How FinTech Became An International Unifying Phenomenon

Elena Mesropyan, LTP

Customer-centricity, simplicity and scalability, cost efficiency, the absence of the need to protect existing business, and lack of regulatory burden along with legacy IT systems/branch networks – these are just some of the reasons FinTech is not a niche anymore, but a powerful force in transforming the financial services industry. Combining venture and M&A investment, FinTech deal value in Q1 2017 hit $3.2 billion, not a steep drop from the $4.15 billion registered in Q4 2016.


The potential of this industry, however, cannot be fully understood and leveraged while contained in national borders. In 2017, FinTech became impactful enough to turn heads among world’s’ watchdogs, whether it’s for never-seen-before speeds of funds accumulation through new instruments or increasing financial threats associated with those instruments for a significant number of individuals around the world.

In any case, it became evident that 8,000+ FinTech startups around the world can no longer operate effectively and productively in uncertain regulatory environments – regulatory uncertainty disproportionately affects first-movers and discourages innovators. To scale the opportunities presented by imaginative entrepreneurs in local markets, international authorities accelerated their efforts to attract and allow easy integration of international teams in foreign markets (Estonia, probably, is one of the most forward-thinking ones in that sense).

One of the first concepts that came into existence to facilitate innovation adoption beyond national borders was the concept of a regulatory sandbox, which increases time-to-market by about a third at a cost of ~8% of product lifetime revenue. More interestingly, estimations from other industries suggest that valuations may be reduced by ~15% due to regulatory uncertainty. By November 2016, nine financial authorities have launched regulatory sandboxes (ADGM, OSC, HKMA, MAS, FCA, and more) to enhance access to capital, curate quality of products reaching national markets, and offer a regulatory relief and assurance of the best solution for the end-user.

Regulatory sandboxes, most importantly, were some of the earliest government-level instruments used by forward-thinking authorities to attract and attain international talent building innovative solutions. Never before there has been such a massive precedent of financial watchdogs considering any regulatory relief for entrance into the most stringently regulated industries globally – the financial services industry.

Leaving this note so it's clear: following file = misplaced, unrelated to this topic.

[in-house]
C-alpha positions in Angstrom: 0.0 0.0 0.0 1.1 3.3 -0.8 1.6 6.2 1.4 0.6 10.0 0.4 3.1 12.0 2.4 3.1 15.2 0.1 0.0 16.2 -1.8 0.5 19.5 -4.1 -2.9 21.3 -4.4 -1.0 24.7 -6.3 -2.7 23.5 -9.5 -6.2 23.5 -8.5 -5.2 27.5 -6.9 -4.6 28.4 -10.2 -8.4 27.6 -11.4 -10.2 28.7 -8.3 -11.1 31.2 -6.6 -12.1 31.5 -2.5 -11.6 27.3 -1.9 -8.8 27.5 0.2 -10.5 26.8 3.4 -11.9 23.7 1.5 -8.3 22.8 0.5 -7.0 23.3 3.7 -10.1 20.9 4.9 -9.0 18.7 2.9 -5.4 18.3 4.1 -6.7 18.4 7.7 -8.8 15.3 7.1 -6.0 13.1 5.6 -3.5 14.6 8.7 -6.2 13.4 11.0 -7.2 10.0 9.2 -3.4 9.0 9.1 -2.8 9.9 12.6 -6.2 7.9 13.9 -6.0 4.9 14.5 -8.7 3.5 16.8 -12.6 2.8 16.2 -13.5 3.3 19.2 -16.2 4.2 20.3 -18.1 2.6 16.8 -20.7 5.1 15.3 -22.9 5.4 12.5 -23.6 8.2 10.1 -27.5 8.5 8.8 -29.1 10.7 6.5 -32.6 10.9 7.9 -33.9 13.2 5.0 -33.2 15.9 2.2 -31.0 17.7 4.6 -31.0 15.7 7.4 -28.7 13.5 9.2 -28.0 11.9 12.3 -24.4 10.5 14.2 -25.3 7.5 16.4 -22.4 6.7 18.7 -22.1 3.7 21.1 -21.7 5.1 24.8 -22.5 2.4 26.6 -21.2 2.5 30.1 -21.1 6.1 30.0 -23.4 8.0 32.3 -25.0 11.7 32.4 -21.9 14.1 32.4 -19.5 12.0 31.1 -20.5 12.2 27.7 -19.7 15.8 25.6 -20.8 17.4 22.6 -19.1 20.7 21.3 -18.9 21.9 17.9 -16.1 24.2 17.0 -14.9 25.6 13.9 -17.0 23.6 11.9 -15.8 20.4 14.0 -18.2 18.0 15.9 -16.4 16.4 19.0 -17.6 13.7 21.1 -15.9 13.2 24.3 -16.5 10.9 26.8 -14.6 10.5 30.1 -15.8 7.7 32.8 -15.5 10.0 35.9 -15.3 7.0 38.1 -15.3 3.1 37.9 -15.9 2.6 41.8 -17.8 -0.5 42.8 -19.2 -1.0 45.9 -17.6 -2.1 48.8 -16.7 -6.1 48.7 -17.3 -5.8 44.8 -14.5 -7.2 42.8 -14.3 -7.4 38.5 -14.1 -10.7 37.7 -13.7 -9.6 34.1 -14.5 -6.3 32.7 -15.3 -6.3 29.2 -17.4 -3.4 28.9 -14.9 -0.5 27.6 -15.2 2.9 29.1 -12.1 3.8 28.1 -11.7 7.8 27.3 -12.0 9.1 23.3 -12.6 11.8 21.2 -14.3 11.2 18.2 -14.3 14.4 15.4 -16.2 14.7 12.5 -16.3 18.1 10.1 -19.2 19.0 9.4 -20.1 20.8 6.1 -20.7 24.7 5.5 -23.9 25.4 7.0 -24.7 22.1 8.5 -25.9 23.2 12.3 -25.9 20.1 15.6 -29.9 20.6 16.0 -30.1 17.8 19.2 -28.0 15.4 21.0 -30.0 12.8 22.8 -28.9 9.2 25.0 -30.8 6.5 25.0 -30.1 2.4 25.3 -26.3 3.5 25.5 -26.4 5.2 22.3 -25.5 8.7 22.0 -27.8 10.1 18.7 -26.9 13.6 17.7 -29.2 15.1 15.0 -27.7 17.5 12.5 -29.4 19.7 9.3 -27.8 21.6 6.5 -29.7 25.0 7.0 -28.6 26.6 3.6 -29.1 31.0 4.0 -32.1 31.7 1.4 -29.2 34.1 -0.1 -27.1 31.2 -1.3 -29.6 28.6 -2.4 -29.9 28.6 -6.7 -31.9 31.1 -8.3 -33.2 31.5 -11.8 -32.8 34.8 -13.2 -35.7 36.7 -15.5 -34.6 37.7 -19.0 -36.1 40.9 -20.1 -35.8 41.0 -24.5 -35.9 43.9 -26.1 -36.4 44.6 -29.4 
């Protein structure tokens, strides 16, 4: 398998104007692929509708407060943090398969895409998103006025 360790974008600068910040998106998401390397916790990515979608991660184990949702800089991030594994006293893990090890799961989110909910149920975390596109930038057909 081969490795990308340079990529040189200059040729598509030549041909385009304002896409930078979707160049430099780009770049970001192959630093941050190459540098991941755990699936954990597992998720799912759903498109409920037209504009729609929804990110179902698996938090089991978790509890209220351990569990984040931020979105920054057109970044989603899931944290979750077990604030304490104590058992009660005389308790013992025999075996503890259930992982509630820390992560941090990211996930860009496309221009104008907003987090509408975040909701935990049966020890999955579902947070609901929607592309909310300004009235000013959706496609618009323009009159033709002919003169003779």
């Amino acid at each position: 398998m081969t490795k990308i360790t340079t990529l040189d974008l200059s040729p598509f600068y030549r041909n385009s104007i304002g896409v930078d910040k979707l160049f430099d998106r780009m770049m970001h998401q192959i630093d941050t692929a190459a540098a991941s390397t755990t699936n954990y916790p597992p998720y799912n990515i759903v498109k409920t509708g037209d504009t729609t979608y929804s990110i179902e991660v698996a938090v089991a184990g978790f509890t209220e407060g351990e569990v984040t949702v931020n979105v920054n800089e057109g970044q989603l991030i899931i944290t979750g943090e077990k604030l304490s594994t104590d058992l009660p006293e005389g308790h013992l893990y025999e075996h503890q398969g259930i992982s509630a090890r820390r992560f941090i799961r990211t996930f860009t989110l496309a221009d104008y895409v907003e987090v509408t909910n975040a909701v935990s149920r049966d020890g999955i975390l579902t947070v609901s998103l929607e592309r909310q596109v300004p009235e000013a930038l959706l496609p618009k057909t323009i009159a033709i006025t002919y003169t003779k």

The impact of FinTech on international policies did not stop on expanding the minds of regulators to the level of running a sandbox – starting 2016, governments started to actively cooperate on international FinTech initiatives. Increasingly,countries are recognizing that international cooperation is crucial to help develop their domestic FinTech market. Asia-Pacific, in particular, has been one of the most active regions where progressive authorities pay close attention and take actions on the deeper exploration of opportunities that FinTech opens in national markets.

Finance Minister, India Chancellor of the Exchequer, UK Jan 19, 2016 Joint statement where India and the UK agree to work together on building commercial and regulator-to-regulator links that can underpin further FinTech growth in both countries.
ASIC, Australia Financial Conduct Authority (FCA), UK March 23, 2016 Agreement to support innovative businesses, which among other things is intended facilitate referrals and cooperation between their respective markets.
MAS, Singapore UK Financial Conduct Authority (FCA) May 11, 2016 FinTech bridge which included the signing of a regulatory cooperation agreement, providing a framework for referrals, cooperation and information sharing between their respective markets.
Digital Economy Corporation (MDEC), Malaysia UK Trade & Investment (UKTI), June 2, 2016 Memorandum of understanding to strengthen partnerships in the ICT sector and to jointly promote the adoption of digital economy solutions, including in relation to FinTech.
ASIC, Australia Singapore, MAS June 16, 2016 Innovation Functions Co-operation Agreement intended to help innovative businesses to grow and expand into their respective markets.
Ministry of Trade & Industry, Singapore Department of Commerce, United States Aug 2, 2016 Memorandum of understanding establishing a collaboration platform that will focus on opportunities in the infrastructure sector, including smart city solutions and the digital infrastructure supporting the FinTech sector.